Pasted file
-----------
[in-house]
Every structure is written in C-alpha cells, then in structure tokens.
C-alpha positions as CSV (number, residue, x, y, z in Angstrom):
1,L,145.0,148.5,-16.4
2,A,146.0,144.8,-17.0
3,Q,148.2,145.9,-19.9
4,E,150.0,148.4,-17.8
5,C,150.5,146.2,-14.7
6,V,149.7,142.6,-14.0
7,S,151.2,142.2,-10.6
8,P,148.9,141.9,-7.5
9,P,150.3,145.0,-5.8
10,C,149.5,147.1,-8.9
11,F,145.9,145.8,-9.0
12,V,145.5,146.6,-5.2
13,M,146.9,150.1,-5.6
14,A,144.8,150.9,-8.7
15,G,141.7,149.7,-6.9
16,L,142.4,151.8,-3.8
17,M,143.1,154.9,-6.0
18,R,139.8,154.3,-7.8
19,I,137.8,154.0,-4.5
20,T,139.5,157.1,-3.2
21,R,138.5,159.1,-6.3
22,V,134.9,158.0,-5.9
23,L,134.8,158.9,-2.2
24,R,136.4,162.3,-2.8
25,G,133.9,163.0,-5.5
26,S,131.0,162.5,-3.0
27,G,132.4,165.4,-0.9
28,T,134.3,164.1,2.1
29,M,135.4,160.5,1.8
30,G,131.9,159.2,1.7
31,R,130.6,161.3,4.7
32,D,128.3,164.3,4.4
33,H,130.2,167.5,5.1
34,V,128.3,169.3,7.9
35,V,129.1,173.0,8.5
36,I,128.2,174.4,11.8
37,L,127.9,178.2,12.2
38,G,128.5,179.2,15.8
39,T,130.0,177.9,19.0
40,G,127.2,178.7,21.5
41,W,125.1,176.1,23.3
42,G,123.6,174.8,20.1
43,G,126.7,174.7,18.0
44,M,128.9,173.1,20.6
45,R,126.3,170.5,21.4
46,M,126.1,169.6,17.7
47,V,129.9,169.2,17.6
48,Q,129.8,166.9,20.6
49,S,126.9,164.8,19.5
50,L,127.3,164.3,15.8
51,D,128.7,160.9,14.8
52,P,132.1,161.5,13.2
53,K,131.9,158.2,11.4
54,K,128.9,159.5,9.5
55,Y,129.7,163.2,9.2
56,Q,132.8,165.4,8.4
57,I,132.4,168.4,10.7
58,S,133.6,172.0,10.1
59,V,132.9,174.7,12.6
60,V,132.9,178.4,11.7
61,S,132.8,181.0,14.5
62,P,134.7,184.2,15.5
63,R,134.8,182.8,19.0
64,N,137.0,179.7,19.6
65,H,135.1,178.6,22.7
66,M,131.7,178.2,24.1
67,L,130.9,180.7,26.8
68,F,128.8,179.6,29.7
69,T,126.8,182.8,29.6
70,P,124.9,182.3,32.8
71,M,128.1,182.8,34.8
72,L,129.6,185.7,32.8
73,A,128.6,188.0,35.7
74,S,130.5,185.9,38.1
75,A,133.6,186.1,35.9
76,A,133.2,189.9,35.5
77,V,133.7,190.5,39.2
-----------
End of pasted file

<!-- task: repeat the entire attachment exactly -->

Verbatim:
[in-house]
Every structure is written in C-alpha cells, then in structure tokens.
C-alpha positions as CSV (number, residue, x, y, z in Angstrom):
1,L,145.0,148.5,-16.4
2,A,146.0,144.8,-17.0
3,Q,148.2,145.9,-19.9
4,E,150.0,148.4,-17.8
5,C,150.5,146.2,-14.7
6,V,149.7,142.6,-14.0
7,S,151.2,142.2,-10.6
8,P,148.9,141.9,-7.5
9,P,150.3,145.0,-5.8
10,C,149.5,147.1,-8.9
11,F,145.9,145.8,-9.0
12,V,145.5,146.6,-5.2
13,M,146.9,150.1,-5.6
14,A,144.8,150.9,-8.7
15,G,141.7,149.7,-6.9
16,L,142.4,151.8,-3.8
17,M,143.1,154.9,-6.0
18,R,139.8,154.3,-7.8
19,I,137.8,154.0,-4.5
20,T,139.5,157.1,-3.2
21,R,138.5,159.1,-6.3
22,V,134.9,158.0,-5.9
23,L,134.8,158.9,-2.2
24,R,136.4,162.3,-2.8
25,G,133.9,163.0,-5.5
26,S,131.0,162.5,-3.0
27,G,132.4,165.4,-0.9
28,T,134.3,164.1,2.1
29,M,135.4,160.5,1.8
30,G,131.9,159.2,1.7
31,R,130.6,161.3,4.7
32,D,128.3,164.3,4.4
33,H,130.2,167.5,5.1
34,V,128.3,169.3,7.9
35,V,129.1,173.0,8.5
36,I,128.2,174.4,11.8
37,L,127.9,178.2,12.2
38,G,128.5,179.2,15.8
39,T,130.0,177.9,19.0
40,G,127.2,178.7,21.5
41,W,125.1,176.1,23.3
42,G,123.6,174.8,20.1
43,G,126.7,174.7,18.0
44,M,128.9,173.1,20.6
45,R,126.3,170.5,21.4
46,M,126.1,169.6,17.7
47,V,129.9,169.2,17.6
48,Q,129.8,166.9,20.6
49,S,126.9,164.8,19.5
50,L,127.3,164.3,15.8
51,D,128.7,160.9,14.8
52,P,132.1,161.5,13.2
53,K,131.9,158.2,11.4
54,K,128.9,159.5,9.5
55,Y,129.7,163.2,9.2
56,Q,132.8,165.4,8.4
57,I,132.4,168.4,10.7
58,S,133.6,172.0,10.1
59,V,132.9,174.7,12.6
60,V,132.9,178.4,11.7
61,S,132.8,181.0,14.5
62,P,134.7,184.2,15.5
63,R,134.8,182.8,19.0
64,N,137.0,179.7,19.6
65,H,135.1,178.6,22.7
66,M,131.7,178.2,24.1
67,L,130.9,180.7,26.8
68,F,128.8,179.6,29.7
69,T,126.8,182.8,29.6
70,P,124.9,182.3,32.8
71,M,128.1,182.8,34.8
72,L,129.6,185.7,32.8
73,A,128.6,188.0,35.7
74,S,130.5,185.9,38.1
75,A,133.6,186.1,35.9
76,A,133.2,189.9,35.5
77,V,133.7,190.5,39.2